Under these circumstances, the Panel finds that the Respondent has no rights or legitimate interests in the Domain Name and that the requirement of the Policy, paragraph 4(a)(ii), is also satisfied.
C. Registered and Used in Bad Faith
The Policy, paragraph 4(b), sets out four illustrative circumstances, which for purposes of the Policy, paragraph 4(a)(iii), shall be evidence of the registration and use of the Domain Name in bad faith, including
(iv) by using the Domain Name, the Respondent has intentionally attempted to attract, for commercial gain, Internet users to its website or other on-line location, by creating a likelihood of confusion with the Complainant’s mark as to the source, sponsorship, affiliation, or endorsement of the Respondent’s website or location or of a product or service on its website or location.
The Complainant’s pharmaceutical TAMIFLU is well-known. It is therefore inconceivable that the Respondent registered the Domain Name without knowledge of the TAMIFLU marks. This assumption is supported by the fact, that the Respondent registered a Domain Name which is identical with the TAMIFLU marks except for the descriptive term “buyonline”. Furthermore, as the Respondent’s website contains the information regardingsponsored search results for “tamiflu”, the website is showing search results expressly related to the TAMIFLU marks. Therefore, the Panel concludes that the Respondent registered the Domain Name <buyonlinetamiflu.net> with full knowledge of the TAMIFLU marks and therefore in bad faith.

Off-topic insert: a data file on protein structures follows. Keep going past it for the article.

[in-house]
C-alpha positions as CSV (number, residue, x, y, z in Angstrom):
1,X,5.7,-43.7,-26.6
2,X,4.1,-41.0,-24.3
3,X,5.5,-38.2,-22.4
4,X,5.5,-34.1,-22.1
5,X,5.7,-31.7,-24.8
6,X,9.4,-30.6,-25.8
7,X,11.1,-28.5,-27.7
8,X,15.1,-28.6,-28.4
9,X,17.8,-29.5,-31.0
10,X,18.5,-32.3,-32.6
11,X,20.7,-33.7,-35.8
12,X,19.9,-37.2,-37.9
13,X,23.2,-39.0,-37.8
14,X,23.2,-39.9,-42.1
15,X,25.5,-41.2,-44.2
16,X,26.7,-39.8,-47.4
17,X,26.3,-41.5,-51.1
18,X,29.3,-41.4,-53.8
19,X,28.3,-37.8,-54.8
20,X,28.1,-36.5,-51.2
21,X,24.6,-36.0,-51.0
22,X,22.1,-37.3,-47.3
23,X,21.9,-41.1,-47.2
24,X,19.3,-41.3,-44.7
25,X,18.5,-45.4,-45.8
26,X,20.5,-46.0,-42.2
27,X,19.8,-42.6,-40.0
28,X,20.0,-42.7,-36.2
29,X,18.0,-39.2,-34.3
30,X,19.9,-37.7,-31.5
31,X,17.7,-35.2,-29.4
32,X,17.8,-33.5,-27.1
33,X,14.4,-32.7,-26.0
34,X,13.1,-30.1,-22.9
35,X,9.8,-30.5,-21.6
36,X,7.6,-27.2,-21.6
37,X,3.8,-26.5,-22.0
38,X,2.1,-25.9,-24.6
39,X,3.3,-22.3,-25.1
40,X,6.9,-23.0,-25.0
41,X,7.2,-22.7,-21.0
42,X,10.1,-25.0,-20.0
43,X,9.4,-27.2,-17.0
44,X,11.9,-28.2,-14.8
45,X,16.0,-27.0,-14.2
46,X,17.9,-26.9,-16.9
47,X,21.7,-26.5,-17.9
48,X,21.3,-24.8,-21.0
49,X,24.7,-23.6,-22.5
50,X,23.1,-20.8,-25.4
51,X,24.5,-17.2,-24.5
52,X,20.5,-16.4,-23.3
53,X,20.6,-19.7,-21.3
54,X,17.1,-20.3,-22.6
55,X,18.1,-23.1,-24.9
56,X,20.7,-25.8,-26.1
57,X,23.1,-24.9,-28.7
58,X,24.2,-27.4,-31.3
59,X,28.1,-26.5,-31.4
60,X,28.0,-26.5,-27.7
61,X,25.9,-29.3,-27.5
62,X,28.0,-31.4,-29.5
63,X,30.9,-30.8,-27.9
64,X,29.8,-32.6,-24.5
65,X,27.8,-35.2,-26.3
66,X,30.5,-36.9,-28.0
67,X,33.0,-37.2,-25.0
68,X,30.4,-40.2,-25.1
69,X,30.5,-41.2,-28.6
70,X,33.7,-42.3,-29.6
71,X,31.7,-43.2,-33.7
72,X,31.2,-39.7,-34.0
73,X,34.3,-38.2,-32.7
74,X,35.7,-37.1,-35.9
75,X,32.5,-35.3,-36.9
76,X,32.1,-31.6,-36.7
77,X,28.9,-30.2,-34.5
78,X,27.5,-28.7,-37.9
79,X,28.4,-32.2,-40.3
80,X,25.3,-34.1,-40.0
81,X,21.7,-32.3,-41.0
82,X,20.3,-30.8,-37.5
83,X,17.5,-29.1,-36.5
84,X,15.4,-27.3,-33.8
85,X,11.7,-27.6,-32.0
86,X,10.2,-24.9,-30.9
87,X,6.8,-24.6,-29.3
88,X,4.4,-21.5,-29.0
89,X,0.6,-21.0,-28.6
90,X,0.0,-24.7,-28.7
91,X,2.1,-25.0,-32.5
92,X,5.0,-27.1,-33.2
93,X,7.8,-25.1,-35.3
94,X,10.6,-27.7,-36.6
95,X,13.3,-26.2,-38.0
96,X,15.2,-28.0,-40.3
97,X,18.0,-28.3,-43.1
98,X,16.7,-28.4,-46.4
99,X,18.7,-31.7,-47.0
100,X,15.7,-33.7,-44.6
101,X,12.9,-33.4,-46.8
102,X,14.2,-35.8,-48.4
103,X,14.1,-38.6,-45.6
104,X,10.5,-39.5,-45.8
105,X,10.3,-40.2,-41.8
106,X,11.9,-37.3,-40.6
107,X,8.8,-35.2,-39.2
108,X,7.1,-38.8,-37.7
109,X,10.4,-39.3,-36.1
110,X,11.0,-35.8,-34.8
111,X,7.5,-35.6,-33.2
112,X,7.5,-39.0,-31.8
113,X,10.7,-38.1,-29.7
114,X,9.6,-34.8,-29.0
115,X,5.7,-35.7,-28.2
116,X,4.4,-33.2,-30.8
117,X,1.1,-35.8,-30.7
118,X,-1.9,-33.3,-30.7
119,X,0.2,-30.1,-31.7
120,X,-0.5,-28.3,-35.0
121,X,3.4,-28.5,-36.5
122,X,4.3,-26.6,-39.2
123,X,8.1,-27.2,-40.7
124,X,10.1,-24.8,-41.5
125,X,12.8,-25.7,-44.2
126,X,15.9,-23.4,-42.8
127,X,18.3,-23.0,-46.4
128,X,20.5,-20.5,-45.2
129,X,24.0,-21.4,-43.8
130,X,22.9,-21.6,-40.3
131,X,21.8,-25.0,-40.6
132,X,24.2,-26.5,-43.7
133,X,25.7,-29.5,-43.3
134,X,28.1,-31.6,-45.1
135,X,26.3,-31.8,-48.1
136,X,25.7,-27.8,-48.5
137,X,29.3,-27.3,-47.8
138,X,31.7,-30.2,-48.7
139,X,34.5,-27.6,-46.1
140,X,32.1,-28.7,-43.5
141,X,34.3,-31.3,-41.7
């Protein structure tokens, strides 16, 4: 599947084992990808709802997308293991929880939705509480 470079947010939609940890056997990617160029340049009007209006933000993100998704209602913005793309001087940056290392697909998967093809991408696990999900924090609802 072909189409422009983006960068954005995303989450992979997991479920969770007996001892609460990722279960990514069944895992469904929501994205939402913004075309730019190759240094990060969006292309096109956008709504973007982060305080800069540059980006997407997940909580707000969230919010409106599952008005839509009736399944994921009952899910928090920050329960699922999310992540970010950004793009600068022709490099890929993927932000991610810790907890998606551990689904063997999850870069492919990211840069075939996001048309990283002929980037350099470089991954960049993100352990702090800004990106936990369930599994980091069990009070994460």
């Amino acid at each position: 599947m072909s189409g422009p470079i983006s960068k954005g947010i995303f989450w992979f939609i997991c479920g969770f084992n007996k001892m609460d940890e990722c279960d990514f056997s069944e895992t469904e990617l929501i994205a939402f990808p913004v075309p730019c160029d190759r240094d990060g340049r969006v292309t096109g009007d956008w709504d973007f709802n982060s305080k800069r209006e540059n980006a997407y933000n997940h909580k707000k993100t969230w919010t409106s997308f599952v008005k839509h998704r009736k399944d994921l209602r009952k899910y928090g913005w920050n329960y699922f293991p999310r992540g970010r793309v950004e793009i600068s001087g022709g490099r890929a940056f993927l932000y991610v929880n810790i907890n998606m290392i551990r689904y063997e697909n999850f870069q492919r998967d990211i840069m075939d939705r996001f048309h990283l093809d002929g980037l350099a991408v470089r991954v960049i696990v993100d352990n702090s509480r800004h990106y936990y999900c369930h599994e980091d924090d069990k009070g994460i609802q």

Furthermore, by fully incorporating the TAMIFLU marks into the Domain Name the Respondent is in all likelihood trying to divert traffic indented for the Complainant’s web site to its own for the purpose of earning click-through-revenues from Internet users searching for the Complainant’s website.